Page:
Enrollment is up for private schools across Charles County.
“We're off to a great start,” St. Peter's Catholic School Principal J.R. West said Wednesday.
St. Peter's has had an increase in enrollment every year for the past five years.
West said that the school continues to challenge students in subject areas such as reading and math, and plans a big push in math this year. He attributed the increased enrollment to people in the community seeing what the Waldorf school has to offer academically.
Many private schools in the area are faith-based. Southern Maryland Christian Academy is seeing its highest enrollment in 10 years, at 388.
Last year, the White Plains school had 335 students.
Secondary Principal Sharlene Thompson said that people choosing the academy like the idea of a family feel and like that SMCA has a lot of prayer incorporated into the school day.
With increased enrollment comes increased programs.
Thompson said the school has a new gym and that the athletics department has grown with the addition of a cross-country team.
The key to success at St. Mary's Bryantown Catholic School, Principal Sharon Caniglia said, is a great staff and “high standards for academic excellence.”
With private schools come varied tuition costs. Federal sequestration budget cuts that have hit federal agencies and contractors added concern for many of the private schools' educators.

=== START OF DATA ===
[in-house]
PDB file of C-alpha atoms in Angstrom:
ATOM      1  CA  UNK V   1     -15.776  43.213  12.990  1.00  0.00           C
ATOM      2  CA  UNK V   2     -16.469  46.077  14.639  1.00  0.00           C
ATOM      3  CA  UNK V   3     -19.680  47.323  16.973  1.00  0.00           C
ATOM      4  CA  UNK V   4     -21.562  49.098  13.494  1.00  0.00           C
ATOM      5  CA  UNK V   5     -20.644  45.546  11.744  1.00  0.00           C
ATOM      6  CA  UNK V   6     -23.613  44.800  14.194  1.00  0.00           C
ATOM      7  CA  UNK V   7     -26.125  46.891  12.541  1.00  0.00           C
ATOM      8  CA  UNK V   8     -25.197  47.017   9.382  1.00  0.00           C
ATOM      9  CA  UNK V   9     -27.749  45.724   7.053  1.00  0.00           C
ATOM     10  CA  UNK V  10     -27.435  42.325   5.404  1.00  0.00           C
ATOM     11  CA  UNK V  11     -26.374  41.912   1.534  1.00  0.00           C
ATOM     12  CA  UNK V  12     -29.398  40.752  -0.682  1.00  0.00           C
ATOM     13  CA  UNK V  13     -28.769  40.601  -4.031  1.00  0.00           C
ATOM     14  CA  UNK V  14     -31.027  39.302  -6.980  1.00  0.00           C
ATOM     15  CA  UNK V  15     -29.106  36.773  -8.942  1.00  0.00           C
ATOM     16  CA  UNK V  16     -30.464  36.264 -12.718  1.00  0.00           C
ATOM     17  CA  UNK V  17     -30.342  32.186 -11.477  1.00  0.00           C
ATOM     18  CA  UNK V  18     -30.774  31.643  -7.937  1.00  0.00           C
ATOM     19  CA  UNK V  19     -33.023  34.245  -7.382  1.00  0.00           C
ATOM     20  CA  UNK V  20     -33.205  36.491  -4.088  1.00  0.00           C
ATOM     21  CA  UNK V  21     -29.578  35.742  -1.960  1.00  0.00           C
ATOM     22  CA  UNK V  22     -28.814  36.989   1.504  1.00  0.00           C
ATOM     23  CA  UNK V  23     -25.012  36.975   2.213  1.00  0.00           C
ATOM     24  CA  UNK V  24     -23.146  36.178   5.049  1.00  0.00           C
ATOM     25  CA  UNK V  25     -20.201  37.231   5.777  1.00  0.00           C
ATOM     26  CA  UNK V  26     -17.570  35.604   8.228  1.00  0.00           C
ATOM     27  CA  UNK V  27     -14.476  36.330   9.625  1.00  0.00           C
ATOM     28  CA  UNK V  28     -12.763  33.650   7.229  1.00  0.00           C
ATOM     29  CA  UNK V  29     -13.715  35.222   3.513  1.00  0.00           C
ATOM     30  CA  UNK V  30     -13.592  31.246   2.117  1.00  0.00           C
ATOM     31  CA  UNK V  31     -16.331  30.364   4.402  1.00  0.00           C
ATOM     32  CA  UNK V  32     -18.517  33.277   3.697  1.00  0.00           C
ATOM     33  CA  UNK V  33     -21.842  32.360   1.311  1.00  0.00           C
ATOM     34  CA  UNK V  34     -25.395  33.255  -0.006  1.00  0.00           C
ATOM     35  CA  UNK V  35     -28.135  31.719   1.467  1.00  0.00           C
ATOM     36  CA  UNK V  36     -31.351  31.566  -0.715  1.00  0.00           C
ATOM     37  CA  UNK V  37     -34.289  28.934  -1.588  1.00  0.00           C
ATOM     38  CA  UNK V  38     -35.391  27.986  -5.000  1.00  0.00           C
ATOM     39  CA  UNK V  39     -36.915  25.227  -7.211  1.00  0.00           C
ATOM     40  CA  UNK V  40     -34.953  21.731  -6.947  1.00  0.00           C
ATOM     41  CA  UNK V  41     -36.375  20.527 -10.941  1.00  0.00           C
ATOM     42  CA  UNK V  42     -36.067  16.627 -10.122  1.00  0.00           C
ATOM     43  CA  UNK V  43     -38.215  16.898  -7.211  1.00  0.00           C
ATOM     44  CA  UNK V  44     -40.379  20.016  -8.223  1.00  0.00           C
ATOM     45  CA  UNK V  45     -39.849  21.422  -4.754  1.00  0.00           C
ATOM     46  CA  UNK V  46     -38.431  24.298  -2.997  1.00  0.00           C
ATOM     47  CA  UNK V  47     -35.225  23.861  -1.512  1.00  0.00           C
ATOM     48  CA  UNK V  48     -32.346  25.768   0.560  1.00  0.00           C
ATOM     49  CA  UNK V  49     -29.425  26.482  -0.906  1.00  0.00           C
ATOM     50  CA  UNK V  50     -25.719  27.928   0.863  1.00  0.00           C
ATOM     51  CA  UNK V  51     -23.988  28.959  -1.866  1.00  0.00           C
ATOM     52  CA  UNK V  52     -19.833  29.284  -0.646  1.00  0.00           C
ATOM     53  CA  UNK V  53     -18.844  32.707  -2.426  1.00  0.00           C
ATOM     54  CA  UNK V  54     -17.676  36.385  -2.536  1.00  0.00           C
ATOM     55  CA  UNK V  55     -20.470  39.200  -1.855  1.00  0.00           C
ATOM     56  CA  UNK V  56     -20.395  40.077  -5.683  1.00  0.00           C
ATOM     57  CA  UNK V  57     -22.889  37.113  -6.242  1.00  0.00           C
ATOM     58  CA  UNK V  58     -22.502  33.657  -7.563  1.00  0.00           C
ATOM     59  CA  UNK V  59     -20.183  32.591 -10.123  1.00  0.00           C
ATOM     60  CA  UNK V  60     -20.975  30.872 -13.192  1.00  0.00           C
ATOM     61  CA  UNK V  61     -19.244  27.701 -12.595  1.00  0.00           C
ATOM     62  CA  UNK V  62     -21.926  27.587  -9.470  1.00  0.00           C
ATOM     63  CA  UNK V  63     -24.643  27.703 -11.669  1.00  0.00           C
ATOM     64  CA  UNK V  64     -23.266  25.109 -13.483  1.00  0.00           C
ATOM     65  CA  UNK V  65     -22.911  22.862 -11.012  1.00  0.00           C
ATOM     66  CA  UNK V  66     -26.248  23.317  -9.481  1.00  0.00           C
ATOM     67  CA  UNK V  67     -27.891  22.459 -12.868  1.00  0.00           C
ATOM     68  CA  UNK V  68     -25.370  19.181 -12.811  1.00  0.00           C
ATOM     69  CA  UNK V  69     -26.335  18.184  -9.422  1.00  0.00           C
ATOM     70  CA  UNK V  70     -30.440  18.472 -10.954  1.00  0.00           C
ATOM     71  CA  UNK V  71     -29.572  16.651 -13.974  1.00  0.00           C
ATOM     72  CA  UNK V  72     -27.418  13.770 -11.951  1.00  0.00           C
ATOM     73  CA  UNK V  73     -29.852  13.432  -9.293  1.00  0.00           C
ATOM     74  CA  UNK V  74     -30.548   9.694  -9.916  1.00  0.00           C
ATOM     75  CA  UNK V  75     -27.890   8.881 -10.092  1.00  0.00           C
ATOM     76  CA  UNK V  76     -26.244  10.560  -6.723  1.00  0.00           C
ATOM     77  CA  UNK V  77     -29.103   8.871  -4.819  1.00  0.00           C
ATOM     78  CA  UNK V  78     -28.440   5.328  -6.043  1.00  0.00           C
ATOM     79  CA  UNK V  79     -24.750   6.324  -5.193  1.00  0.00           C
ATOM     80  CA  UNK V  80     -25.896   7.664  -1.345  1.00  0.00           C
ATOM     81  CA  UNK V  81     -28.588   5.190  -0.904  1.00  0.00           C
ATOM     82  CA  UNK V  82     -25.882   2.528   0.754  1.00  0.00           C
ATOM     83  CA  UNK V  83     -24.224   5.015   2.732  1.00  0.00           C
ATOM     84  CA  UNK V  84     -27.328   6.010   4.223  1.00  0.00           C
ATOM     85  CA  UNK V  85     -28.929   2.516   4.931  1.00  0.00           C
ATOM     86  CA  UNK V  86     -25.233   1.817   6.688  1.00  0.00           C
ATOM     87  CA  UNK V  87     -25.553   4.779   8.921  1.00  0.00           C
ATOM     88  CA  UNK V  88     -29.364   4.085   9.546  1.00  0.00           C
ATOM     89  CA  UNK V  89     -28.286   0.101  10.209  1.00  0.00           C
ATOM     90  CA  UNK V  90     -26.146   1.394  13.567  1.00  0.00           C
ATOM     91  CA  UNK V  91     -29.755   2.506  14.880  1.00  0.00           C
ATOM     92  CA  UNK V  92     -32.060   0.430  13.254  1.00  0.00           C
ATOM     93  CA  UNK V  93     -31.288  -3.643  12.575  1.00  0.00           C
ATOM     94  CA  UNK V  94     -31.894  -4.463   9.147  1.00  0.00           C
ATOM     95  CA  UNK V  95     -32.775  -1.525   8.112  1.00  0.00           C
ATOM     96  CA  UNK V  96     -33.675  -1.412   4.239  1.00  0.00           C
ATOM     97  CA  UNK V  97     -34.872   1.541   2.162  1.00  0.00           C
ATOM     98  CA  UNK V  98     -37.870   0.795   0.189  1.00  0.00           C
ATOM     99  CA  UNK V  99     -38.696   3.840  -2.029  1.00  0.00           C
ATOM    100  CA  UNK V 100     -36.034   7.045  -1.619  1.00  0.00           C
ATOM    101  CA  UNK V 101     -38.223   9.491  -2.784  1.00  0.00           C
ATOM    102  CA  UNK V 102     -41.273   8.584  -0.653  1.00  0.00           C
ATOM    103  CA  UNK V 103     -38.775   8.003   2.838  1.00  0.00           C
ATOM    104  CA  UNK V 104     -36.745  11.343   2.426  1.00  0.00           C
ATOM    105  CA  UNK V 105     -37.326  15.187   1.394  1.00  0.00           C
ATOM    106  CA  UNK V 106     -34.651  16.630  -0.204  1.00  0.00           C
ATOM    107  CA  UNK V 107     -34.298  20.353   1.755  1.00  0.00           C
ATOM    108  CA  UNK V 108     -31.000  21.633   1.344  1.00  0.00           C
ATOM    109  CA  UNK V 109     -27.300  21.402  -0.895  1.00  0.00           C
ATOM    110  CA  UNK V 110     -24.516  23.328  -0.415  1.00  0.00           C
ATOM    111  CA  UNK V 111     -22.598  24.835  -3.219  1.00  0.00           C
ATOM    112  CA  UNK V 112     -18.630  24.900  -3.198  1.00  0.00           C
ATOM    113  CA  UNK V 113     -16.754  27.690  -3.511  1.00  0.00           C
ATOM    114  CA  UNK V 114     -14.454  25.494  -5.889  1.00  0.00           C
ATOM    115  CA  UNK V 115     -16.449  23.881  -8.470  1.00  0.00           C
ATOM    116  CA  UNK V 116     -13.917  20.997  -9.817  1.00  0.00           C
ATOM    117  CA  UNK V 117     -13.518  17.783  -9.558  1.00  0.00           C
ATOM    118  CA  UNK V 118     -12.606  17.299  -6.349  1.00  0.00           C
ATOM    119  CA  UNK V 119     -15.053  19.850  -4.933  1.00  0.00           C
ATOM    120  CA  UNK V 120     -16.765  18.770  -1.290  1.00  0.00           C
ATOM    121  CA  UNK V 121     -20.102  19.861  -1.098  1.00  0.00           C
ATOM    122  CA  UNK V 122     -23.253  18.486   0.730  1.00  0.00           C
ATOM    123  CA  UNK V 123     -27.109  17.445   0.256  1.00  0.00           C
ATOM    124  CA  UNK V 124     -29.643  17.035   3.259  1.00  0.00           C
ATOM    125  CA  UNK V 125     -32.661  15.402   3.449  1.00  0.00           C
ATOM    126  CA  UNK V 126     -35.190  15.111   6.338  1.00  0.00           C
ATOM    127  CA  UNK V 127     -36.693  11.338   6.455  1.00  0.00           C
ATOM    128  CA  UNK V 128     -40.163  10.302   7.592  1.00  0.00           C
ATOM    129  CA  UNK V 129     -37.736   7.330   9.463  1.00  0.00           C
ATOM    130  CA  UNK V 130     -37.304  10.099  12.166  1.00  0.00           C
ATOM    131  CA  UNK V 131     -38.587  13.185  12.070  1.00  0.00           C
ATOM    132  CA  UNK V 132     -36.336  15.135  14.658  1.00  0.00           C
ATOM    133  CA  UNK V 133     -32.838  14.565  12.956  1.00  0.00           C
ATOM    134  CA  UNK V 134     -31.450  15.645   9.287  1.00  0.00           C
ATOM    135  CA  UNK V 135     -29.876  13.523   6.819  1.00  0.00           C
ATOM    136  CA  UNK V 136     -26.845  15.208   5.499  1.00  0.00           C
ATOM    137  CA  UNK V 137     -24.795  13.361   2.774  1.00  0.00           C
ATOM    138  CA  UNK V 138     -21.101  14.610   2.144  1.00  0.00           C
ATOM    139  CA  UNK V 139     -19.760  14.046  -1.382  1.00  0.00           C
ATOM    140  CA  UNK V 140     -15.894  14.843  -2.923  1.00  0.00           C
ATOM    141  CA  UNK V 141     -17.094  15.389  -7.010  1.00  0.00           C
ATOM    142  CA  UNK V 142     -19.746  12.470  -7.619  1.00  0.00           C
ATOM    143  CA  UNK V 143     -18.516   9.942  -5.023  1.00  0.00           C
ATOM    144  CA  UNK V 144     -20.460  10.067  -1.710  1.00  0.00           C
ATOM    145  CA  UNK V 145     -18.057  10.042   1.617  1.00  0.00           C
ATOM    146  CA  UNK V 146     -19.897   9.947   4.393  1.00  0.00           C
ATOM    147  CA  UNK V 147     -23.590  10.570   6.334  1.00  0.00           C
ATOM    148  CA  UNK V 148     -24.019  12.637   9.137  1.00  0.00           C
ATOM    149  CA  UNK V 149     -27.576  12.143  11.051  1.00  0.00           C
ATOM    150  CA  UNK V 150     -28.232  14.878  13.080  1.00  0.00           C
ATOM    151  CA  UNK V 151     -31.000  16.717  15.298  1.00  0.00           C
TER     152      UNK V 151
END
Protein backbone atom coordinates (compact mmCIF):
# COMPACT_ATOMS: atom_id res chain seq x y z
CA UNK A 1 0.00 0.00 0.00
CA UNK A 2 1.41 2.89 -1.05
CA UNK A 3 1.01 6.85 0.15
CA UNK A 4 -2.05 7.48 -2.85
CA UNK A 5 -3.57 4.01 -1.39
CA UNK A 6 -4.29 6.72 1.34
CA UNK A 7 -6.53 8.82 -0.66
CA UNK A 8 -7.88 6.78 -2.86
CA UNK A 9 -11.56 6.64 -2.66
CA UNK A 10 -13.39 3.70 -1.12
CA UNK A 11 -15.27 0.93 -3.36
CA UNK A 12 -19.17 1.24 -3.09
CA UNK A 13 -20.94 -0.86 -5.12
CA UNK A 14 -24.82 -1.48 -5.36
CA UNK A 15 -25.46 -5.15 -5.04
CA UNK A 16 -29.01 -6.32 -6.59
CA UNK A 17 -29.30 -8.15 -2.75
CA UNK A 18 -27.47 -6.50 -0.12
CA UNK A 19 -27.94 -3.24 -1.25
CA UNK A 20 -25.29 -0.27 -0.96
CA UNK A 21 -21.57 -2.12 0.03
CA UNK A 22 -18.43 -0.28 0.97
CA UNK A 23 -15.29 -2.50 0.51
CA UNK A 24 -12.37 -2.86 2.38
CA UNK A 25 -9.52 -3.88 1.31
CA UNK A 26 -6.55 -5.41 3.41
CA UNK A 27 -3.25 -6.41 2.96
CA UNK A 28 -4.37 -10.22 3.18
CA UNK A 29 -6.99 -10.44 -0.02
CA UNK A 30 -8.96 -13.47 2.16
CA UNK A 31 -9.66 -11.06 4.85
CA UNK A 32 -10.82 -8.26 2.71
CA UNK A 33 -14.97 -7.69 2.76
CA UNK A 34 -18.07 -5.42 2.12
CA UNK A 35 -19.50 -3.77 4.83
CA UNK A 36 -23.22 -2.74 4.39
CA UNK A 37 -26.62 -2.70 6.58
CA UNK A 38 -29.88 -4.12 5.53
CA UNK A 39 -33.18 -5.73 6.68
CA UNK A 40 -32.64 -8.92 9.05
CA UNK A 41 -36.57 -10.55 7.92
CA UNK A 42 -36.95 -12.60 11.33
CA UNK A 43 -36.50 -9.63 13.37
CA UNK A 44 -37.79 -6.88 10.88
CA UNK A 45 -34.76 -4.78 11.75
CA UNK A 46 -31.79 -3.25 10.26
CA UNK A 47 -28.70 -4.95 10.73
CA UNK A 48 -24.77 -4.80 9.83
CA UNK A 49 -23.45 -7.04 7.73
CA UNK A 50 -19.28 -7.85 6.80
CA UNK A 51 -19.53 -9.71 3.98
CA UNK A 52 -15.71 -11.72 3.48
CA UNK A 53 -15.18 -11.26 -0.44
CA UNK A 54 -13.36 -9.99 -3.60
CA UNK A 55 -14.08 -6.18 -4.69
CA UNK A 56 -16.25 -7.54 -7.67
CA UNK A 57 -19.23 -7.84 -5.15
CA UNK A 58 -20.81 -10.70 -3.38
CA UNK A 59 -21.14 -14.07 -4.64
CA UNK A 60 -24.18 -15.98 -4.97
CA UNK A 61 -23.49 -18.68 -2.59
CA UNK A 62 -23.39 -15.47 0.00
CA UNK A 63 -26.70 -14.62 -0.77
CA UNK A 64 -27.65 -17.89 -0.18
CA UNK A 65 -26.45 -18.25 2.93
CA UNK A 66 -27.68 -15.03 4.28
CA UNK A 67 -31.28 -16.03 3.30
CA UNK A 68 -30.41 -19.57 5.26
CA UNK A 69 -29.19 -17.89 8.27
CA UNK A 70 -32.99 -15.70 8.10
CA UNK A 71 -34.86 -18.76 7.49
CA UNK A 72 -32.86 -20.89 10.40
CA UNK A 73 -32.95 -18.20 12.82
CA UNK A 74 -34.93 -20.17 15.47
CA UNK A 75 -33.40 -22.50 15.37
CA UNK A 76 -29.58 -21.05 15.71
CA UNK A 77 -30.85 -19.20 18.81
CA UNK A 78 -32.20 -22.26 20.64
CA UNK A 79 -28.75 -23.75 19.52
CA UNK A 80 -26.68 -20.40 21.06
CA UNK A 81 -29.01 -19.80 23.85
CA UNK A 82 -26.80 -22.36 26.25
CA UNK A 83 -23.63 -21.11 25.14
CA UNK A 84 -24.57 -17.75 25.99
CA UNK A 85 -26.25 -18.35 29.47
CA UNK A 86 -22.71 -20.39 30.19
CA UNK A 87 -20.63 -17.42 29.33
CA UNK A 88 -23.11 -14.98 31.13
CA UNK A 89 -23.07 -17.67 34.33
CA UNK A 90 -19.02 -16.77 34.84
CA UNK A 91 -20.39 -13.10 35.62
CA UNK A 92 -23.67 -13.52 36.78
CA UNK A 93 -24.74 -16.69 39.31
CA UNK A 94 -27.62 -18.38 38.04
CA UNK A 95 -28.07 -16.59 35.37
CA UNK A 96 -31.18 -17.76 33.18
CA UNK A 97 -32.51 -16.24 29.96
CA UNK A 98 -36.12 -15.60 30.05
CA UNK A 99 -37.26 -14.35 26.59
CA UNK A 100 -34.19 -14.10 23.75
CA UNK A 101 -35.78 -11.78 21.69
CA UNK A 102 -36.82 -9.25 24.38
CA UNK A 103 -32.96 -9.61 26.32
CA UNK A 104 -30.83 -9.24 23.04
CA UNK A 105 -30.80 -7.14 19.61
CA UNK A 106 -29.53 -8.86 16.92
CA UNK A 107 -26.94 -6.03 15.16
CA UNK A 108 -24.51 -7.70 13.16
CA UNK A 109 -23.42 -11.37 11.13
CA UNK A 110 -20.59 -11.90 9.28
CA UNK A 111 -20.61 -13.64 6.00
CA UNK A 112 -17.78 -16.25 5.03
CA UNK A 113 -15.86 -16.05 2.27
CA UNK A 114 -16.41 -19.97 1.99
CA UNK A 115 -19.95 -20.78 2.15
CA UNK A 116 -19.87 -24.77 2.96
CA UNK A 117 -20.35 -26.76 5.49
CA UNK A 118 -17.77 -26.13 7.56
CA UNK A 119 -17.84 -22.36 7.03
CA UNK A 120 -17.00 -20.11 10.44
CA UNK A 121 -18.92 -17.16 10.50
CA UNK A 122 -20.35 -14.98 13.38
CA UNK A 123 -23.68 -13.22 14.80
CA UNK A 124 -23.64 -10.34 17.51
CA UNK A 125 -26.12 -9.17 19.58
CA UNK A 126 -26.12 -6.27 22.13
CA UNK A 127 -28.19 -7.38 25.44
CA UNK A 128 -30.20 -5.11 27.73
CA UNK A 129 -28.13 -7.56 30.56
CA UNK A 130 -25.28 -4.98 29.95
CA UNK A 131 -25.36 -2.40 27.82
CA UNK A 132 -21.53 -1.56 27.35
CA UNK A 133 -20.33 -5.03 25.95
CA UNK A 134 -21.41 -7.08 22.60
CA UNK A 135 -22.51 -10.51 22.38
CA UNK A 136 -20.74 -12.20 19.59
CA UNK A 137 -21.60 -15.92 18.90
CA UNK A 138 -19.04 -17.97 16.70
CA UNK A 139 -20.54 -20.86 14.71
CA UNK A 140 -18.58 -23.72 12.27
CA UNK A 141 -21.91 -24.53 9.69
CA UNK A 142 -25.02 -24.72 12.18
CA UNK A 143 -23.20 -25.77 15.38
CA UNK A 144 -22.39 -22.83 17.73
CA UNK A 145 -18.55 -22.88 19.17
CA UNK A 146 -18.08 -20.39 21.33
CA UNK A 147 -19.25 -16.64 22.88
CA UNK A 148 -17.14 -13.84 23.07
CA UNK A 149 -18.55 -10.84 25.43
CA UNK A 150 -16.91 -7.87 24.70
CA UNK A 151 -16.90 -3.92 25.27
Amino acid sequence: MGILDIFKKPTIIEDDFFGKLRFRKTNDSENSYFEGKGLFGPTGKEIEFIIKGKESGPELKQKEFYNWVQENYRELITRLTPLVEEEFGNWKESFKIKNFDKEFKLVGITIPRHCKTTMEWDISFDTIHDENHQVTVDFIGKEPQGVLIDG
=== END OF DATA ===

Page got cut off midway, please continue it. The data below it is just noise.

“Back in April when people were registering, parents were concerned about sequestration,” said Archbishop Neale School Principal Peggy Howard.
Howard and staff at other private schools said that schools were paying close attention to the cuts and offering help in various ways for parents affected by them.
Caniglia said supporting families in any way is important and that many families had two parents affected by furloughs.
Grace Christian Academy increased the amount of tuition assistance offered to families to help with sequestration concerns. The Waldorf school's registrar Beth Anne Lower said that the uncertainty of how the cuts would reach families had many not committing to the school as early as usual.
Lower said that in the last two weeks, registration has picked up because families are getting a better idea of what their financial situations will be this year.
GCA increased its enrollment by three students, she said.
Registration at Grace Lutheran School in La Plata picked up in August, and admissions director Jenny Armstrong said that similarly to GCA, many families were waiting to see what the future had in store.
Armstrong said that with 230 students enrolled, the school has roughly the same amount of students as last year.
The school welcomed 50 new families this year.
When it comes to assisting students with hardships, Armstrong said Grace does “everything within our power” to help a family stay at the school.
Howard said ANS' enrollment wasn't affected much from the cuts; the school grew to 424 from 370 students last year. She said the school year started out smoothly and that the school took its first week to work out any “jitters.”
The first week for Potomac Heights Christian Academy has not happened yet; classes at the Indian Head school start Sept. 3.
Currently, 70 students are enrolled at Potomac Heights. The last school year started with 71.